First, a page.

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Boeing's Sure Bet Pays Off
Back in February of 2005, I warned everyone that Airbusí big gamble on the A380 superjumbo jet was foolhardy. Now, Airbus is in a serious doldrum, and Boeing, whose fortunes looked bleak when I wrote my former article, is basking in glory and awash in orders. A380 is plagued by massive problems in wiring, caused by their customersí demands for numerous interior configurations, and lack of quality control.
Now, you may be thinking that this has nothing whatsoever to do with conservative political commentary. Normally, you would be correct. But Airbus, with its grandiose plans is government-subsidized, meaning, in essence, that the governments of the European Union are funding virtually all of its R&D. Instead of thinking of things like saving the airlines money, they want right back to the Concorde-esque snob appeal: "Worldís biggest passenger airplane!" In the process, they failed to learn the lessons of September 11. Airlines, especially now, are all about revenues per seat-mile -- versus costs. Boeingís 787 is super-efficient on fuel, giving strapped airlines the ability to compete. Moreover, 787 increases lucrative cargo space as opposed to the aging 767 it replaces. Finally, it manages to make passengers more comfortable by changing the seat configuration. The trifecta of airline success.
This shows the difference that private enterprise makes in innovation. Boeing saw beyond the "hub and spoke" system that the economic realities imposed by the post-9/11 industry crash sent to its impending doom. straight-line travel became preferable, and huge "cattle car" aircraft become obsolete except for a few ultra-long international runs. 747 handles most of those runs quite well. A380, on the other hand, cannot even land at any of the worldís three busiest airports yet, because itís so heavy it would crush the tarmacs at the gates. Not to mention, after the reinforcement is done, youíll need two jetways, one specially modified to raise up to the upper deck, to unload the plane. In some airports, youíll need a second gate.
Airbus pictured glory and prestige, and since the customers donít really foor the bill for development, the pie-in-the-sky dreamers controlled, and created a gargantuan airplane with an extremely limited market. A380 is the philosophical child of Concorde, another hugely impractical airplane that turned into a novelty and a status symbol for the ultra-rich. And itís this very mindset that infects A380ís customers, who are demanding numerous custom ultra-luxury interior variations, all of which require different wiring, and itís that wiring that is plaguing the A380ís manufacture and causing delays.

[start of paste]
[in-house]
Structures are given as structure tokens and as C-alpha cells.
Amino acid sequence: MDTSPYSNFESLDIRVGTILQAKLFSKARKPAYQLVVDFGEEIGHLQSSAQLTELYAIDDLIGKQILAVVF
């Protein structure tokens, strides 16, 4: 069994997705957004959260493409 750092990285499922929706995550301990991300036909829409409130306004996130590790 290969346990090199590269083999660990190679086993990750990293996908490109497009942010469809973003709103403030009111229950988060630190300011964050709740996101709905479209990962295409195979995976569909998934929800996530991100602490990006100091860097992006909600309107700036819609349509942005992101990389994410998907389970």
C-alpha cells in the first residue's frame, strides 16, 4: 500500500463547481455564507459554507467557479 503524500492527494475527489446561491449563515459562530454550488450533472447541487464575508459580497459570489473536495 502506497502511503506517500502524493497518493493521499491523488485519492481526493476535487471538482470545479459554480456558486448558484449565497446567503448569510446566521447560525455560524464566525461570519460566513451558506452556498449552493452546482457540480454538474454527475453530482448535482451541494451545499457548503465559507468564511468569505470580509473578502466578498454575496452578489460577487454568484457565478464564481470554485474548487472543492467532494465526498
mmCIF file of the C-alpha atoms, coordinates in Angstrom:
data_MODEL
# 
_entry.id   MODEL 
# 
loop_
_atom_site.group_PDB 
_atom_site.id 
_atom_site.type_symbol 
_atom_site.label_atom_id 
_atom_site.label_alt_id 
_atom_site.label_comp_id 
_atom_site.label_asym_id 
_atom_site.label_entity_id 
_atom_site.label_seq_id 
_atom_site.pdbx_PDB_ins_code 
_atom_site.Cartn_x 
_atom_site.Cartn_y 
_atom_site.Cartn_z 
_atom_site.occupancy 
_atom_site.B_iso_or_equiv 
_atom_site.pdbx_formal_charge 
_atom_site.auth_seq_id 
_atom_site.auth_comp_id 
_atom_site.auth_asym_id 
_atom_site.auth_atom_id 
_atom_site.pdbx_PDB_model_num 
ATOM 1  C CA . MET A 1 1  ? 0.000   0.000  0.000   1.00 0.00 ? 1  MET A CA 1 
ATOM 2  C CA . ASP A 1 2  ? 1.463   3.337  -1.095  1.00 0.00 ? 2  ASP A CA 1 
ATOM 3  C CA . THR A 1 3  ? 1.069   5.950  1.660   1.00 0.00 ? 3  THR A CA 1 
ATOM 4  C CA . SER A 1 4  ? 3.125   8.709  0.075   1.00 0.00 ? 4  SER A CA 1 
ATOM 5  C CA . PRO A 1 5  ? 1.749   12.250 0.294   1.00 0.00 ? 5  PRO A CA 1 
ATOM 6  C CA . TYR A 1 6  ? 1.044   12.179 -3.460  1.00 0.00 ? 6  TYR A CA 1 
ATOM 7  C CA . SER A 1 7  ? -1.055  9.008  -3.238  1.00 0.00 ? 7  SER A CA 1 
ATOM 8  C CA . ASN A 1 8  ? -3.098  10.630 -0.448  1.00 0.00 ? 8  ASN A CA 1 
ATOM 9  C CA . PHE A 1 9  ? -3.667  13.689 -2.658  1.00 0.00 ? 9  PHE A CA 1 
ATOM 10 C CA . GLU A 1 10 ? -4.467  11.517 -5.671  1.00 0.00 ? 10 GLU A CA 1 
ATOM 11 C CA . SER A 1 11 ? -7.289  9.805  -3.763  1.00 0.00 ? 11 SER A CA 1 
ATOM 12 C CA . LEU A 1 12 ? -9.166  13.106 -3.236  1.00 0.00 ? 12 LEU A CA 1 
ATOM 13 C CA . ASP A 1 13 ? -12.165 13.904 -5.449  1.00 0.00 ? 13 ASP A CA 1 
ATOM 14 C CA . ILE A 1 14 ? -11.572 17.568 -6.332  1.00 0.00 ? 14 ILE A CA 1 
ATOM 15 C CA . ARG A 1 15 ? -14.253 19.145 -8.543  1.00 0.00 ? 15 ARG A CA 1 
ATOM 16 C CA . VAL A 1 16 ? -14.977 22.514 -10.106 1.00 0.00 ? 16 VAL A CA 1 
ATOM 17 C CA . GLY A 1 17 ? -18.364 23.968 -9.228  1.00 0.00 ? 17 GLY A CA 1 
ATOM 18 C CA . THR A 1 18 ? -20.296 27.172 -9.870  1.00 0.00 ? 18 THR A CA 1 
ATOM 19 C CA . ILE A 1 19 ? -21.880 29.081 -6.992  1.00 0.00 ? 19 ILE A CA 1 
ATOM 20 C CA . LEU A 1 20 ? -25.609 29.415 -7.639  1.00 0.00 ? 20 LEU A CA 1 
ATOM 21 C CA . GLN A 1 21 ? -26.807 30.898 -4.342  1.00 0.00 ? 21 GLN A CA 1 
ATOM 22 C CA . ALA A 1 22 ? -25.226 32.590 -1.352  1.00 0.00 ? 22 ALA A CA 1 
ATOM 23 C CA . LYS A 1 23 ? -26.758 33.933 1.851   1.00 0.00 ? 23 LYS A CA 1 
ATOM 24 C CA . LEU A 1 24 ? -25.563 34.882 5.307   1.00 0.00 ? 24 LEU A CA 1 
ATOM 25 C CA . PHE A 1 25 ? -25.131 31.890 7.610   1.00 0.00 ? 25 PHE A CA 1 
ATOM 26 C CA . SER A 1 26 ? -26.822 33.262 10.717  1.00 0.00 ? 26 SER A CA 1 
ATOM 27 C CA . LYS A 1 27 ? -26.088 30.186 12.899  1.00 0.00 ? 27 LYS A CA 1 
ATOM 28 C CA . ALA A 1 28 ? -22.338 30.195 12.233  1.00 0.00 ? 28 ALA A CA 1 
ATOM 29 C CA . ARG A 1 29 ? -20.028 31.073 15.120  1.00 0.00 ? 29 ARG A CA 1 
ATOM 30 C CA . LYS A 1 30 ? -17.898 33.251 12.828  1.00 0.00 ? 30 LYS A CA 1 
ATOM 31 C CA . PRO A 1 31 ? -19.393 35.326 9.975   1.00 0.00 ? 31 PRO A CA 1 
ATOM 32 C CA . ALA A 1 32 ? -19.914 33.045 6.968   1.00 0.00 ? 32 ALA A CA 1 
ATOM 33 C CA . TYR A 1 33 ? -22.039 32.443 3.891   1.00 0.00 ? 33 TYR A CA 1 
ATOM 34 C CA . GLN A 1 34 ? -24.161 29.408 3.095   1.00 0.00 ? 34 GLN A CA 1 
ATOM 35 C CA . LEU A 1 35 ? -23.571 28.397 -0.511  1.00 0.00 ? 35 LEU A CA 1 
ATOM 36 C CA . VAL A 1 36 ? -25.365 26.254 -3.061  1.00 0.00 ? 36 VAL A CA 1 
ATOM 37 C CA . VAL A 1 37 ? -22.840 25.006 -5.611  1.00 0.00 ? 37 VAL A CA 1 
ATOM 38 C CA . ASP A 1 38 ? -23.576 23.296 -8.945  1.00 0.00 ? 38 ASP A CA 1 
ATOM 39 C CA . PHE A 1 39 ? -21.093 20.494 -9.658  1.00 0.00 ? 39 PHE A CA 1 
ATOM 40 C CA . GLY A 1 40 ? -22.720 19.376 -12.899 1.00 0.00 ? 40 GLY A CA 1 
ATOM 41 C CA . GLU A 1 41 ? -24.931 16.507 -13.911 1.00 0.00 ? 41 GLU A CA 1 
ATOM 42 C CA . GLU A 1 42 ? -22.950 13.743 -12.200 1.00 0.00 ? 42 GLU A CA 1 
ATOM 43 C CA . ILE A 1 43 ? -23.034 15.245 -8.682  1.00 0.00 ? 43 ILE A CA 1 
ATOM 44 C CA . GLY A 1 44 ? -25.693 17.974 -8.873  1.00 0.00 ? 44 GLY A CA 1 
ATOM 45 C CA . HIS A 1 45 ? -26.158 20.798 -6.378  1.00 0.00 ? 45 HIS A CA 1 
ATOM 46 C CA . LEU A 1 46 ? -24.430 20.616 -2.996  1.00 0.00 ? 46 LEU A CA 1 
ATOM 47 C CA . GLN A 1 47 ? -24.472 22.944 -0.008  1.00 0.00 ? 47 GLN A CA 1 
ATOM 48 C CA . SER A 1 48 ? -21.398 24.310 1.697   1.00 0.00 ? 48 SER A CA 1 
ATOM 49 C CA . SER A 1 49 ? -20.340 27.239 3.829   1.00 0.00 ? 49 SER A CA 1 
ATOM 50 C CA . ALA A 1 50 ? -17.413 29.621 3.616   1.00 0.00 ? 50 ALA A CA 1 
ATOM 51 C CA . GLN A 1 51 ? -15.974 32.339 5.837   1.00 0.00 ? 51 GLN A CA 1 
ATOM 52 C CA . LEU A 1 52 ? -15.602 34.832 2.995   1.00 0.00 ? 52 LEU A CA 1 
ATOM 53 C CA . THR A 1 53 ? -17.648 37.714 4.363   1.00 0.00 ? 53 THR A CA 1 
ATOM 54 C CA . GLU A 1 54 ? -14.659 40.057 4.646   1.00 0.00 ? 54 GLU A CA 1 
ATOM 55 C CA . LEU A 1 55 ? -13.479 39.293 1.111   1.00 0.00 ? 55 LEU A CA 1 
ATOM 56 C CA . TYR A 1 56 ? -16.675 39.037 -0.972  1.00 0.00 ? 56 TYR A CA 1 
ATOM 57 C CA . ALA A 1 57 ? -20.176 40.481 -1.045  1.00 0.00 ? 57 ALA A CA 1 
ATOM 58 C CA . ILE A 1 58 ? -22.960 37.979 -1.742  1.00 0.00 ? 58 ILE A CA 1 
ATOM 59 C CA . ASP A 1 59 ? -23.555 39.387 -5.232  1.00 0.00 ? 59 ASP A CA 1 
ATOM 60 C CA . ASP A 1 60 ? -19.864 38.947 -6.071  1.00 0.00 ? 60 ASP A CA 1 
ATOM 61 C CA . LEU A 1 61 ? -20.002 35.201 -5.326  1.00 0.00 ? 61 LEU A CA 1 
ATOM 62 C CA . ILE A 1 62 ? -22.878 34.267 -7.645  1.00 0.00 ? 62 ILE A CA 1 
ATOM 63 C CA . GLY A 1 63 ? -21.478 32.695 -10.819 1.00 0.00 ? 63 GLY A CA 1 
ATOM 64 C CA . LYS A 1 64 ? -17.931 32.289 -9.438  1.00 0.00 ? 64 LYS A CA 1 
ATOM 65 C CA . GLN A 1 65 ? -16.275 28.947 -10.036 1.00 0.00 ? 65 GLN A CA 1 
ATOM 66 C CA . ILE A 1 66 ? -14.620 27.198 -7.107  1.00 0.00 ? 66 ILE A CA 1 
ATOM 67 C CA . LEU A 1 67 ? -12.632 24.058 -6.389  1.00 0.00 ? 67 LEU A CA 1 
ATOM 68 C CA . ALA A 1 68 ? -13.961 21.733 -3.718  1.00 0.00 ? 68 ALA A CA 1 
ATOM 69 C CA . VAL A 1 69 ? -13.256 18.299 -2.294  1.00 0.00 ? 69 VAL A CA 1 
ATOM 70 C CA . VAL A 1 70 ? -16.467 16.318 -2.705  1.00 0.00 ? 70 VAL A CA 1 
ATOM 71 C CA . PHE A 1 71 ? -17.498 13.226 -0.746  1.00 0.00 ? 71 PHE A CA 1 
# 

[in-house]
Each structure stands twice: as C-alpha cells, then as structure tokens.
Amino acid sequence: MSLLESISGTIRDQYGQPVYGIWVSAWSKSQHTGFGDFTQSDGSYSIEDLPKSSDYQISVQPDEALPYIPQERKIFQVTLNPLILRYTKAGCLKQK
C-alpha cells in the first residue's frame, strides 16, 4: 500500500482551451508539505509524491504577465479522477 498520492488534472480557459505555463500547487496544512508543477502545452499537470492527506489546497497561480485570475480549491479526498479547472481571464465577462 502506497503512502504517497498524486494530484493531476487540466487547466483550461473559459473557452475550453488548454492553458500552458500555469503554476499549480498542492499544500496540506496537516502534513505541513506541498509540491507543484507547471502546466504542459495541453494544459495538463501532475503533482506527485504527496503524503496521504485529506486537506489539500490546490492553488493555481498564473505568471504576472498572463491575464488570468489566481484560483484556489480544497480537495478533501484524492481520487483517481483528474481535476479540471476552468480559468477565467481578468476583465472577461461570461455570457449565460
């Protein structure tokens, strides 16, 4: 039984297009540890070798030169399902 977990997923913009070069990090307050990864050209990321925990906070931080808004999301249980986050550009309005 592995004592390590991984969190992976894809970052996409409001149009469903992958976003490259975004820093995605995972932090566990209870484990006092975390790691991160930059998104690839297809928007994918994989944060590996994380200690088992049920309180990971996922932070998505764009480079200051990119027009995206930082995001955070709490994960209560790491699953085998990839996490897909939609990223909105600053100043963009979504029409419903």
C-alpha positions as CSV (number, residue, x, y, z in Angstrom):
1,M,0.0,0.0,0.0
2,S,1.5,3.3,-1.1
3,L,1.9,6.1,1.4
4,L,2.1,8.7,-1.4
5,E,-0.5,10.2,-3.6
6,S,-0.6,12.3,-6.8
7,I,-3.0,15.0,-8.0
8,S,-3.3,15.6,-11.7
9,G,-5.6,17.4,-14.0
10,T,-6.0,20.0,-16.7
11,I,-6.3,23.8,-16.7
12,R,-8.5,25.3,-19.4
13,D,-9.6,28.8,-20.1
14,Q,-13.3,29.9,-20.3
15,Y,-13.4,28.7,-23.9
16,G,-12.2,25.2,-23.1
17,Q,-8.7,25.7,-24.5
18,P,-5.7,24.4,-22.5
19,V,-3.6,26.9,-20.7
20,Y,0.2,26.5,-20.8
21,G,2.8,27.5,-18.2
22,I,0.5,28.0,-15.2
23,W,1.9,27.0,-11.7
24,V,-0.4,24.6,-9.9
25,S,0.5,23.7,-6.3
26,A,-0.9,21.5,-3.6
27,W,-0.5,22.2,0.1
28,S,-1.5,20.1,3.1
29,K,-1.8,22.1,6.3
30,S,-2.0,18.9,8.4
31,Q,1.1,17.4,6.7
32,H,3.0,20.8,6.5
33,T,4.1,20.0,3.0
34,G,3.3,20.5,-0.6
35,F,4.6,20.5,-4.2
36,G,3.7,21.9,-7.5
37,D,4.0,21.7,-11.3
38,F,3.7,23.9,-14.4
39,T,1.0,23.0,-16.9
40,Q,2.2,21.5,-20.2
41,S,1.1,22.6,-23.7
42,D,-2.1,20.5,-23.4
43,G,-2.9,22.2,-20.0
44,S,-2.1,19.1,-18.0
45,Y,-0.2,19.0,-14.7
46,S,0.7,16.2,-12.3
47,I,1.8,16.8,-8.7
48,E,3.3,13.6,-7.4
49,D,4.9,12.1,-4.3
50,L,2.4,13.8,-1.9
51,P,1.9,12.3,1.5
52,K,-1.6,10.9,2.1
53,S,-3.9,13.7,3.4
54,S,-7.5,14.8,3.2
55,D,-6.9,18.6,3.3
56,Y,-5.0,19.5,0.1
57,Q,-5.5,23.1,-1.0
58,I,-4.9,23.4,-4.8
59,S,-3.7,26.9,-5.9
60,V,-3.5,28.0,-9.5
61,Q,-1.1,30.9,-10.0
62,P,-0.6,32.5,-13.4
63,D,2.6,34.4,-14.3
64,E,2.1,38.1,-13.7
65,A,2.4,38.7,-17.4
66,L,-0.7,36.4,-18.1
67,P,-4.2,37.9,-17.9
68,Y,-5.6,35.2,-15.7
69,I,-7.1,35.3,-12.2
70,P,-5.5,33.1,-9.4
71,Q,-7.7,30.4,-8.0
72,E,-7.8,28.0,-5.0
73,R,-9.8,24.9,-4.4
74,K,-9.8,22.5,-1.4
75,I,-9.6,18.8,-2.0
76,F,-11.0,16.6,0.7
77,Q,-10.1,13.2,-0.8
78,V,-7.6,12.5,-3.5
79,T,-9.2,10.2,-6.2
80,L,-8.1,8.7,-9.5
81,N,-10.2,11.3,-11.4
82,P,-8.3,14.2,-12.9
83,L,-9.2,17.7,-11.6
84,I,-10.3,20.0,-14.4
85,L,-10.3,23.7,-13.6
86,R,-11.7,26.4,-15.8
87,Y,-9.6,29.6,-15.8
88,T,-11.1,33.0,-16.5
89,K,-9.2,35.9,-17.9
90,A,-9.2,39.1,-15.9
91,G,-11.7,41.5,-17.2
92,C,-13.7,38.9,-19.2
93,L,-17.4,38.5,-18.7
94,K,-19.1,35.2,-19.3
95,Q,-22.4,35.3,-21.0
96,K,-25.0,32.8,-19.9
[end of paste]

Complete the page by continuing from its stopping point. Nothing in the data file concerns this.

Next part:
Boeing, on the other hand, worked closely with its customers to give them what they wanted and needed, up-front, and in so doing limited the variations, and consequently increased the quality of, its aircraft. They had to work with the airlines; the company depended upon the 787ís success. And what a success 787 is becoming. This report details the extent of that success. Boeingís whipping Airbus, 439-117, in year-to-date orders as of July 5, 2006. That is an old-fashioned woodshed whipping! Why? Airlines want to save money. Itís cheaper to run two 787ís from New York to London than one A380, and you can get more people, and cargo, in the 787s! Airbus is late to the game with its problem-ridden A350, which is a reaction to 787ís success, unexpected only by Airbus itself. A350ís design is now being rethought.
This entire turnaround is a shining display of the superiority of private enterprise over governmental control, over governmental regulation, over governmental involvement at any but the most cursory levels, of business. Necessity, not vanity, is the mother of invention. Boeing proves the truth of the maxim, and the inherent superiority of private enterprise over government subsidy.